That's not all. Fish isn't charitable at all with Dykstra's unpolished demeanor — the dude-isms, the farts, the loopy mannerisms — and keeps them in the proper context at all times.
What's sad is that I know people who have their money tied up in Dykstra's "Nails On The Numbers" financial scheme. The newsletter costs $1,000 a year and is something that Dykstra has handed off to many of his magazine employees in lieu of actual payment for work. One person — a well known newspaperman — swears up and down that he's made money from Lenny's options picking. But this person has also been enmeshed in all of the magazine chaos that Kevin Coughlin highlighted in the GQ article last month. I asked this individual if that article was accurate and he said, if anything, it didn't come close to revealing some of the bizarre things Dykstra pulled with The Player's Club: non-payment, constant dropping of racial epithets, overpaid employees, underpaid employees, and an utter lack of any sort of editorial vision or oversight. It's a disaster of epic proportions and is hurting a lot of people Dykystra's used everyone in his family to funnel money and, according to my friend, paid him for one story out of the checking account from his son, Cutter Dykstra. Here is a copy of one of the recent "Nails On The Numbers" newsletters. This is what you get:
Go make money, dudes!
Bottom line is — Lenny Dykstra is a reprehensible human being. He lives, as Fish says, in a fantasy world. And he's been very successful at deluding people into thinking that they too will become millionaires if they stick by him. Some people have made money, but many have not and have not been paid and have lost precious time working for that stupid magazine to take off . Hopefully, for the rest of his life, people will finally realize that Dykstra is every bit the fraud he's always appeared to be.
UPDATE: A finance expert dissects "Nails On the Numbers"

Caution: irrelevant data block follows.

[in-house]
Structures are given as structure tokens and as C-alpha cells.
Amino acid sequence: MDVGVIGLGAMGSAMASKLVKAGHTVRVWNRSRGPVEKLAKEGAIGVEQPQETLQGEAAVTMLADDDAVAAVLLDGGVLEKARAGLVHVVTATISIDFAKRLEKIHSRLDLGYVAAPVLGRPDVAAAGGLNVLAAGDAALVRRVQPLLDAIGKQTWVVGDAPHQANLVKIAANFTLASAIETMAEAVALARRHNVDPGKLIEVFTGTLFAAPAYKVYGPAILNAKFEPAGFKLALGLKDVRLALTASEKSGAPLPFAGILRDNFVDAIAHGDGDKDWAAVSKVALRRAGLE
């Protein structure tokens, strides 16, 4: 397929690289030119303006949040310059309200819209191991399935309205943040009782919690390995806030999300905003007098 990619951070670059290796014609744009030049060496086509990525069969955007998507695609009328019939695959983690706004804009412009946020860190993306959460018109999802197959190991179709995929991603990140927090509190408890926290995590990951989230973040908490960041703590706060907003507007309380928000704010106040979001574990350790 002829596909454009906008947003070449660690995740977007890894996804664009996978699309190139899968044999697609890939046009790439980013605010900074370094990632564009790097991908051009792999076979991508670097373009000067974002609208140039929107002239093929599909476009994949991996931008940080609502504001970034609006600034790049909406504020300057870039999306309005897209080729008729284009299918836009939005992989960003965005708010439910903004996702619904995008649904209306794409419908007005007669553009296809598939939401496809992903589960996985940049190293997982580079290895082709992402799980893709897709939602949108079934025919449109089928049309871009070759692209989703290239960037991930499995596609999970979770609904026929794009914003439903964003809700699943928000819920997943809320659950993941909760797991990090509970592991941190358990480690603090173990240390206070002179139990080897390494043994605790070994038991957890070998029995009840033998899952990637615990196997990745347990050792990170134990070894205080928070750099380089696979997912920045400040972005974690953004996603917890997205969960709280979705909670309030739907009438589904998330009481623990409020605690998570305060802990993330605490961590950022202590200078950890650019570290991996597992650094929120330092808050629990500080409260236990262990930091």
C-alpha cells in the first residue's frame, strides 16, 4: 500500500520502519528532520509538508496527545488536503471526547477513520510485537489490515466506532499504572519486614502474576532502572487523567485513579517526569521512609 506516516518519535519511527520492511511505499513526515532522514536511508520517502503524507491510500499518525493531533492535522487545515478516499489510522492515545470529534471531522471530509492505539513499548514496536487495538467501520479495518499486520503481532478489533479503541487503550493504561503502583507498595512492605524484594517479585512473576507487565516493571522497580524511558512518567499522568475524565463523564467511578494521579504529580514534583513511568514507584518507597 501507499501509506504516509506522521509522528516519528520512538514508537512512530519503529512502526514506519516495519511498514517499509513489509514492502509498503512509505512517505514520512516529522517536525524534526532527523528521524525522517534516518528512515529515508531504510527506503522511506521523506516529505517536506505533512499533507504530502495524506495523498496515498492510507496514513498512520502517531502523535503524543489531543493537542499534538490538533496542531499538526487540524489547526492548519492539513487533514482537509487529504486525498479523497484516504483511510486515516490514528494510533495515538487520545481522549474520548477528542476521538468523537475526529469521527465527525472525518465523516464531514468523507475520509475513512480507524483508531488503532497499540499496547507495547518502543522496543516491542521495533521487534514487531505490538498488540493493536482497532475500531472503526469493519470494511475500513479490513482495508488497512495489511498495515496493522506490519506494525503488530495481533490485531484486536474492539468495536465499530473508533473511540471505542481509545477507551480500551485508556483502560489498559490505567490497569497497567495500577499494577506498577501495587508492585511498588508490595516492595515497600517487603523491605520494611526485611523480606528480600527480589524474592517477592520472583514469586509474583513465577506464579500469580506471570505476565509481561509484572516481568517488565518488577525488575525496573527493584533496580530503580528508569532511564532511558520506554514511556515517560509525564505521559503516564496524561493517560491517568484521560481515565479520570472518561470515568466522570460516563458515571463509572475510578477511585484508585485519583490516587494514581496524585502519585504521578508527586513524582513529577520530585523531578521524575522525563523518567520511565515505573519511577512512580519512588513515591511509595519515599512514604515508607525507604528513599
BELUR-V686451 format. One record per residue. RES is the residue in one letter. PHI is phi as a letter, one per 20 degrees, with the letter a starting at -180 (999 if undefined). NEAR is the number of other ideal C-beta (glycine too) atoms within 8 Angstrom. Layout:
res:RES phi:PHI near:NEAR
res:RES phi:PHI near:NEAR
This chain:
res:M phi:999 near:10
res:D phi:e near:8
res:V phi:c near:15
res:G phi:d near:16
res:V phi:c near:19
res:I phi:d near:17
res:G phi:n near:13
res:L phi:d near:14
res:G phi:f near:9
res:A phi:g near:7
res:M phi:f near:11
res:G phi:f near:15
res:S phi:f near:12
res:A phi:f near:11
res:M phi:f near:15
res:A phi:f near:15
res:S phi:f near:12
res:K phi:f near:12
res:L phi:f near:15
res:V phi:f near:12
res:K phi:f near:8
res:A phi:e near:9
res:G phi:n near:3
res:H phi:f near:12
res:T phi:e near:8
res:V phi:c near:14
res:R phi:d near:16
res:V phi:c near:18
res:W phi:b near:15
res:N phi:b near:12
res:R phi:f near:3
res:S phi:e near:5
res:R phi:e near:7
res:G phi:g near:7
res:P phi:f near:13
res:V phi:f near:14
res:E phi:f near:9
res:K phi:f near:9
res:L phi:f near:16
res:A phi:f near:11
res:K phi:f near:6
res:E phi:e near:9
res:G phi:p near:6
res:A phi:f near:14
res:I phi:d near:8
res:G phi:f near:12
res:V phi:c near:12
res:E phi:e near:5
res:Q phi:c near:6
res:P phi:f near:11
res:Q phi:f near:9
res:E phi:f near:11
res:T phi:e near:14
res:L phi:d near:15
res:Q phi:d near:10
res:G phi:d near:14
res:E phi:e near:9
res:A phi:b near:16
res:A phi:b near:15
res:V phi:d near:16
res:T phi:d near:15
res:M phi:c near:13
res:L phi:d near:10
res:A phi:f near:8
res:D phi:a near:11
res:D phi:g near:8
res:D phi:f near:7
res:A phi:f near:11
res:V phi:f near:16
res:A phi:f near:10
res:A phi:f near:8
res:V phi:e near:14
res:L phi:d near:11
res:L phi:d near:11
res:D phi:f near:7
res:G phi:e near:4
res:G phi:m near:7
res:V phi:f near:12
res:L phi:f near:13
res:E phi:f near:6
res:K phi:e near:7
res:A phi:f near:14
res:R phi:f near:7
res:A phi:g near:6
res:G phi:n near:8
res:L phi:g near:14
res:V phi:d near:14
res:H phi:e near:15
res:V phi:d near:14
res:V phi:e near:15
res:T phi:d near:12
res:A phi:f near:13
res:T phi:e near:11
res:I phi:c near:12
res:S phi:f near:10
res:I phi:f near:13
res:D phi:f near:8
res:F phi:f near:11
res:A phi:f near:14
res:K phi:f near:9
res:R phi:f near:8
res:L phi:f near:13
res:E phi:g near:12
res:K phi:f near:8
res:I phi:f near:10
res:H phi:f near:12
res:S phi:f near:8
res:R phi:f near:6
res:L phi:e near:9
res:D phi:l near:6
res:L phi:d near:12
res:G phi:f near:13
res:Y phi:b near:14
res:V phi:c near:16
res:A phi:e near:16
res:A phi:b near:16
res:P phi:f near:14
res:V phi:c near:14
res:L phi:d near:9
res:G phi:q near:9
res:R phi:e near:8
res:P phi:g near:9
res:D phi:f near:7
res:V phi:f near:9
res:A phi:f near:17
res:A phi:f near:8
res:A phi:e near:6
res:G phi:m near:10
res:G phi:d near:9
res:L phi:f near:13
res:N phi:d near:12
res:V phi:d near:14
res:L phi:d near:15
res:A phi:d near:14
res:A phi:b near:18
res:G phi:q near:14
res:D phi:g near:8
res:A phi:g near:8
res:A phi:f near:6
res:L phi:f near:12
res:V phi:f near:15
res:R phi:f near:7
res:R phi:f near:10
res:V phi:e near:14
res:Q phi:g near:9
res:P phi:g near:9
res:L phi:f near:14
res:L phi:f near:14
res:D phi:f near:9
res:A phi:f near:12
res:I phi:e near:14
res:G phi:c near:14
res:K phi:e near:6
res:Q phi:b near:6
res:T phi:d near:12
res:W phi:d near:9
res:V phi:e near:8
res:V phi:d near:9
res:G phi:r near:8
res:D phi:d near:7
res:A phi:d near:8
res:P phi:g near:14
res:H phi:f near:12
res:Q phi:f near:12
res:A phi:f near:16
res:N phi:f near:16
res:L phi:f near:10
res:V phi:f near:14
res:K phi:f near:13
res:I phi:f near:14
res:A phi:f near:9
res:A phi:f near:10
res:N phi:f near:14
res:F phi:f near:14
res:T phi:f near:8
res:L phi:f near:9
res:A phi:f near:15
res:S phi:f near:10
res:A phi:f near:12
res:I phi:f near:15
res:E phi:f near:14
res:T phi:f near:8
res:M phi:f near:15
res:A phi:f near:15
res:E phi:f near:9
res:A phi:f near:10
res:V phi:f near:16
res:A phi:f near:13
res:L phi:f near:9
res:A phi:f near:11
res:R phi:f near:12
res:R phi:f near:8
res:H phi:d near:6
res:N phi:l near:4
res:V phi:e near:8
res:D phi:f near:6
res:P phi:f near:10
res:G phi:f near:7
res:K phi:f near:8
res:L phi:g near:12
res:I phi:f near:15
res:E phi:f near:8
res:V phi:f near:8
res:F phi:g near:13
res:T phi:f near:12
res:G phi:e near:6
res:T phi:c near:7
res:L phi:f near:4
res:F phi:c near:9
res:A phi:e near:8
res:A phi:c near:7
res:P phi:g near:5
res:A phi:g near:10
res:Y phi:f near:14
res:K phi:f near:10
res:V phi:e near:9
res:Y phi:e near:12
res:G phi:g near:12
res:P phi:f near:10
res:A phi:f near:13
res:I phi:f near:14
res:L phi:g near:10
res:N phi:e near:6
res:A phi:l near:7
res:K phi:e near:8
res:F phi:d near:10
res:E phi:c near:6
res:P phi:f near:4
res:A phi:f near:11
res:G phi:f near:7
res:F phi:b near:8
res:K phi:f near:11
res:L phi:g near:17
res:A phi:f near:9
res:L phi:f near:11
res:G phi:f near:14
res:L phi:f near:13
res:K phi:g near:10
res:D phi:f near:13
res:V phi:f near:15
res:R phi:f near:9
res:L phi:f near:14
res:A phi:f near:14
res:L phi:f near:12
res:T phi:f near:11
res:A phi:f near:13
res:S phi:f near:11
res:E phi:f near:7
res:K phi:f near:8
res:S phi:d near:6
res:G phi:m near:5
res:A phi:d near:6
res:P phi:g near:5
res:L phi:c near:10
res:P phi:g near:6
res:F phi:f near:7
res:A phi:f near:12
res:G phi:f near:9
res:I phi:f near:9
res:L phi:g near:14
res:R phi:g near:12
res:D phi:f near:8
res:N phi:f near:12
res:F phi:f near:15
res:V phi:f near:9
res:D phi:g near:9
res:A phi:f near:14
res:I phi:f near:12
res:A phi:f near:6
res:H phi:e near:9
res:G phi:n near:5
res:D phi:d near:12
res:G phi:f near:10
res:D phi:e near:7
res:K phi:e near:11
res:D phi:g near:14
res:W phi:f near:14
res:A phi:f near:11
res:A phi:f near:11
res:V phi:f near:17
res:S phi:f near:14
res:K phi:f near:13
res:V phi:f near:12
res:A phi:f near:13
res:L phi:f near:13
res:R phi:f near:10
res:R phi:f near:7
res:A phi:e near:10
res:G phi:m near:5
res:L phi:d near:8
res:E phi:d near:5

FYI - I find it either hard to believe your buddy has made money with Lenny or was just straight lucky. Anyone who has more than a basic understanding of options quickly realizes that Lenny's strategy is inherently flawed. In many ways his strategy is similar to Blackjack's Martingale betting system. The result is you rack up a large number of winners (e.g 99 times out out 100). The problem is that the one lose quite often wipes out the winnings of all your other trades. Look in the scorecard that Lenny posted and you will see that the Amdoc's loss nearly does that. Lenny even tried to pull some bullshit with that as shown here:
Other problems that occur is he doesn't mark his portfolio - so even through he realized $56,000 in wins, he could be sitting on $200,000 of unrealized losses, but he would still claim he is making money. He even says it is not a loss until you take it. (Under that theory, he hasn't lost anything on Wayne's house). He also doesn't actually trade his recommendations. That creates an interesting scenario where Lenny could "own" 250 option contracts in his newsletter and there might only be 1000 in existence. When one contract sells at his price he counts all he owns as sold. Great in theory, but in reality it doesn't work as you probably wouldn't be able to get that large of a trade executed at your price (without slippage).